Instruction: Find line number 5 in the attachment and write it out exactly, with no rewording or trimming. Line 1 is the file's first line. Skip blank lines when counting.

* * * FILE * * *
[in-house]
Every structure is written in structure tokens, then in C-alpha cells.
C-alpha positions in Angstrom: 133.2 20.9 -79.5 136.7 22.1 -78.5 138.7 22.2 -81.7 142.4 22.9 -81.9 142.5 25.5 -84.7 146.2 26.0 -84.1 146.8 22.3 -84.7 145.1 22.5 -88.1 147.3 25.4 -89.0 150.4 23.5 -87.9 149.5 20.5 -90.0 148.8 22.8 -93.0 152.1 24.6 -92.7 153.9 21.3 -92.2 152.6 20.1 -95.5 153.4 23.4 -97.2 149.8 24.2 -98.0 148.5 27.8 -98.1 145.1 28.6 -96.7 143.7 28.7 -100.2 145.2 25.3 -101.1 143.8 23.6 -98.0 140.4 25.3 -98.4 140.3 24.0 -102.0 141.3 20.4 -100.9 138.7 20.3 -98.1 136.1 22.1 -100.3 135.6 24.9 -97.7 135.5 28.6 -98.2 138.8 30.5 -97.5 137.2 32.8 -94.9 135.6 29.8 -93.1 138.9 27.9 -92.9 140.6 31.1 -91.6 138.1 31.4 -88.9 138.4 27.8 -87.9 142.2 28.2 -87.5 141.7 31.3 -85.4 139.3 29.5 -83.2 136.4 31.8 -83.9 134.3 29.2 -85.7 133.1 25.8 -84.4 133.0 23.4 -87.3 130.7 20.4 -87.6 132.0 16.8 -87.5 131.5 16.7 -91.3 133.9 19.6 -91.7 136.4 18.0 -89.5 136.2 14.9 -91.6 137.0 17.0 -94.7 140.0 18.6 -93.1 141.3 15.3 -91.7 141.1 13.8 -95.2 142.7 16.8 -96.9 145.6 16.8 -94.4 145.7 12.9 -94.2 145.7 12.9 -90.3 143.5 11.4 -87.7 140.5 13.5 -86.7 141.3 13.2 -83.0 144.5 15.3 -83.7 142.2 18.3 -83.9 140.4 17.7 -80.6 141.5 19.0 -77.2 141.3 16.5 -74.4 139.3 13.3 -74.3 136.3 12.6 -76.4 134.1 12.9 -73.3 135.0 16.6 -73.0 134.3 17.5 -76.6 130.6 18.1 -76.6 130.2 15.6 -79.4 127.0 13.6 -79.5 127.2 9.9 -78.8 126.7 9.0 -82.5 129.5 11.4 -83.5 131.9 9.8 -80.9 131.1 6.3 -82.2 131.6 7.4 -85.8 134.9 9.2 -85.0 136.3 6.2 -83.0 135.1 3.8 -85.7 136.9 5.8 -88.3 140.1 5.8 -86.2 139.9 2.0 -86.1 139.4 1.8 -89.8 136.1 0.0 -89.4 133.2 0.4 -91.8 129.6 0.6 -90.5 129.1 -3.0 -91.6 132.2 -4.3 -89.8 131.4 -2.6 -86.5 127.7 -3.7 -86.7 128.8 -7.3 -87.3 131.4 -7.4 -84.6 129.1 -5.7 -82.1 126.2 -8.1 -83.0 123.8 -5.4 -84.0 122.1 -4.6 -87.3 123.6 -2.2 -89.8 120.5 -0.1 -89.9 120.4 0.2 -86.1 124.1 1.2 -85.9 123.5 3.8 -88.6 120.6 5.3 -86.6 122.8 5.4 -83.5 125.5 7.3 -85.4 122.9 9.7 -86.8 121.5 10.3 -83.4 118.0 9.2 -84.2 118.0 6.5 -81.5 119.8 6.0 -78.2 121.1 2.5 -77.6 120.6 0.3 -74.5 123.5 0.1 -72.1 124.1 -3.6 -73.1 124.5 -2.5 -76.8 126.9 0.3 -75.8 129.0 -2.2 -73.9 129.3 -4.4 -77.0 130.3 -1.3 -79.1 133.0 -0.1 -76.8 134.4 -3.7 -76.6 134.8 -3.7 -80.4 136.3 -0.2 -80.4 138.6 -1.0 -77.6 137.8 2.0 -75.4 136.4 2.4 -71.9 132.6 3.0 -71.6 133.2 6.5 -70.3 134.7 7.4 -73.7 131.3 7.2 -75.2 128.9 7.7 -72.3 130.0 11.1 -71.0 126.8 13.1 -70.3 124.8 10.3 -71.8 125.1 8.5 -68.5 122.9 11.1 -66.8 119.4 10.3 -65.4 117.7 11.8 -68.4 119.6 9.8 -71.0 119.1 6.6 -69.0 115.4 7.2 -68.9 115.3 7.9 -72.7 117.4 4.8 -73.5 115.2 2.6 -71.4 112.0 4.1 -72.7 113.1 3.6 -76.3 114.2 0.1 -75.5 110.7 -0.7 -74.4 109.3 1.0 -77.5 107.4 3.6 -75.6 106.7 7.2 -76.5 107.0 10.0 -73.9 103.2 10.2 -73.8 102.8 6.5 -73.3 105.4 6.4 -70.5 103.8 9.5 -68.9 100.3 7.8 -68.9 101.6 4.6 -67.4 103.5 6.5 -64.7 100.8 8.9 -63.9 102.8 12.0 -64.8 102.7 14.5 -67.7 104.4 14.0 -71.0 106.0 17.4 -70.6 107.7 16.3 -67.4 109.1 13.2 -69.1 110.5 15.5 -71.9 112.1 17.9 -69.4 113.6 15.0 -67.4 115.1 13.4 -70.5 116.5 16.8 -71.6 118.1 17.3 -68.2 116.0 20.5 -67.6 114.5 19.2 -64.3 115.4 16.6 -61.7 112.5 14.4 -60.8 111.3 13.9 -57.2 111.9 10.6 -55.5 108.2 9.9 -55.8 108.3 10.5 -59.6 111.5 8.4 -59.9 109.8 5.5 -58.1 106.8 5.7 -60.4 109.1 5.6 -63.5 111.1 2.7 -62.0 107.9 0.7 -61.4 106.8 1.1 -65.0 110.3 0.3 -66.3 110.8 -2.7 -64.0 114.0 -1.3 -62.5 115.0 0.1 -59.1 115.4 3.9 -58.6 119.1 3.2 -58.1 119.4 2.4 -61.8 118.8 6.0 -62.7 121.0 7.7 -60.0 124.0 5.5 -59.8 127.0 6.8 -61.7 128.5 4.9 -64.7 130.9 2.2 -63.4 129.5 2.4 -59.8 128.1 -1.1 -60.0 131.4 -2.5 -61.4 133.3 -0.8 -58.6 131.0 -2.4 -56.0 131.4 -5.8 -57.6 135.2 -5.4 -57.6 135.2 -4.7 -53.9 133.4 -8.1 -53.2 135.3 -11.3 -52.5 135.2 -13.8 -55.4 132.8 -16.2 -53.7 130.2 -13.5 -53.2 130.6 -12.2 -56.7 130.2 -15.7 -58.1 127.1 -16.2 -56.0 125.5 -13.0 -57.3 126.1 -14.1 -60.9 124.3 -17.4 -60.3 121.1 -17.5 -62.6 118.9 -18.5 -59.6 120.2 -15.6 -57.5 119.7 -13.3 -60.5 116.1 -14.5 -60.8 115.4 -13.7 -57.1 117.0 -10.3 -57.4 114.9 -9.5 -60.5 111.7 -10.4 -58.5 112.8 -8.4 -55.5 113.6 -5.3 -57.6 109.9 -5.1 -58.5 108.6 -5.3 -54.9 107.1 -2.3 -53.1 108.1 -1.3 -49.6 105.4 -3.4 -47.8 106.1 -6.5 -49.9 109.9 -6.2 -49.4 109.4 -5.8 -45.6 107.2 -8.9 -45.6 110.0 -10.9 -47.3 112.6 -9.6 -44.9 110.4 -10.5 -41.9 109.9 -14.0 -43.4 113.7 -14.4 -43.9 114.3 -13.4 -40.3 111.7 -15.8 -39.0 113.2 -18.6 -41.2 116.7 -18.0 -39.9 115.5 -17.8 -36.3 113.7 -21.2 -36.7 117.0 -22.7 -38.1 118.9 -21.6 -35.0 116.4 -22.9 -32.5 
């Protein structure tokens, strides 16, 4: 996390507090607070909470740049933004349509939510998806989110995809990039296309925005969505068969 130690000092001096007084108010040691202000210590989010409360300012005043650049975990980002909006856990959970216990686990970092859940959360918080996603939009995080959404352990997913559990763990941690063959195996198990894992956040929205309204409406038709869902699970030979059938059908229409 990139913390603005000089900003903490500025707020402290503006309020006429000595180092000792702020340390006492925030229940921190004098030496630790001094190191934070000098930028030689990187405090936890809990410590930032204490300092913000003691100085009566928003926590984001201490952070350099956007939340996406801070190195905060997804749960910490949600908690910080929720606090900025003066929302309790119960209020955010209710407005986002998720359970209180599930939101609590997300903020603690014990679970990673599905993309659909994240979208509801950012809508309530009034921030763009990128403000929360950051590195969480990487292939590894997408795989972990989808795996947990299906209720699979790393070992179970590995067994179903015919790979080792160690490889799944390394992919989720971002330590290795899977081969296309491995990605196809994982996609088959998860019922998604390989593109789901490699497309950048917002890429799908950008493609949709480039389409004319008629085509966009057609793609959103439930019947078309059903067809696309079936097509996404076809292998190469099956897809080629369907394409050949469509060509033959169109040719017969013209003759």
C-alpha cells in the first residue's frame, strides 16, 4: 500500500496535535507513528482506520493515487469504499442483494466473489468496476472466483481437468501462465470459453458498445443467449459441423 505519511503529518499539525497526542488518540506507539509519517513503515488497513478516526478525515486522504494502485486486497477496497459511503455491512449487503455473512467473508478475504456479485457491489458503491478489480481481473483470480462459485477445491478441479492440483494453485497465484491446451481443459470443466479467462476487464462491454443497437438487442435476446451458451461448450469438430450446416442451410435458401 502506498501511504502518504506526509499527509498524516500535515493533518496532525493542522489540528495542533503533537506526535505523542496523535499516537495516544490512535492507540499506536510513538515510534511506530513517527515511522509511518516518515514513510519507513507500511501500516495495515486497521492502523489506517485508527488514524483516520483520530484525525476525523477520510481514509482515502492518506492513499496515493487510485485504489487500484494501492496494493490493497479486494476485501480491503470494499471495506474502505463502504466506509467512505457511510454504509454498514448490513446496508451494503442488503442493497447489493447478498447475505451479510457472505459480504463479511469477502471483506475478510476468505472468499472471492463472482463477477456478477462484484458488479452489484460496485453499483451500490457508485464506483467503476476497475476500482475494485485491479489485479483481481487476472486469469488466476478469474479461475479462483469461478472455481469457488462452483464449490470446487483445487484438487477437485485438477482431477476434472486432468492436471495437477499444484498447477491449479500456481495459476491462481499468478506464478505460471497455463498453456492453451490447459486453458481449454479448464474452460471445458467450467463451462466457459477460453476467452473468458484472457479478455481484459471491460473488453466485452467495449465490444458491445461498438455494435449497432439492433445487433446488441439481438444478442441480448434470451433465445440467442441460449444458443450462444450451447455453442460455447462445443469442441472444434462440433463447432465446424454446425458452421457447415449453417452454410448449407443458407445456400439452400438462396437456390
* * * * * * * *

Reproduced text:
C-alpha cells in the first residue's frame, strides 16, 4: 500500500496535535507513528482506520493515487469504499442483494466473489468496476472466483481437468501462465470459453458498445443467449459441423 505519511503529518499539525497526542488518540506507539509519517513503515488497513478516526478525515486522504494502485486486497477496497459511503455491512449487503455473512467473508478475504456479485457491489458503491478489480481481473483470480462459485477445491478441479492440483494453485497465484491446451481443459470443466479467462476487464462491454443497437438487442435476446451458451461448450469438430450446416442451410435458401 502506498501511504502518504506526509499527509498524516500535515493533518496532525493542522489540528495542533503533537506526535505523542496523535499516537495516544490512535492507540499506536510513538515510534511506530513517527515511522509511518516518515514513510519507513507500511501500516495495515486497521492502523489506517485508527488514524483516520483520530484525525476525523477520510481514509482515502492518506492513499496515493487510485485504489487500484494501492496494493490493497479486494476485501480491503470494499471495506474502505463502504466506509467512505457511510454504509454498514448490513446496508451494503442488503442493497447489493447478498447475505451479510457472505459480504463479511469477502471483506475478510476468505472468499472471492463472482463477477456478477462484484458488479452489484460496485453499483451500490457508485464506483467503476476497475476500482475494485485491479489485479483481481487476472486469469488466476478469474479461475479462483469461478472455481469457488462452483464449490470446487483445487484438487477437485485438477482431477476434472486432468492436471495437477499444484498447477491449479500456481495459476491462481499468478506464478505460471497455463498453456492453451490447459486453458481449454479448464474452460471445458467450467463451462466457459477460453476467452473468458484472457479478455481484459471491460473488453466485452467495449465490444458491445461498438455494435449497432439492433445487433446488441439481438444478442441480448434470451433465445440467442441460449444458443450462444450451447455453442460455447462445443469442441472444434462440433463447432465446424454446425458452421457447415449453417452454410448449407443458407445456400439452400438462396437456390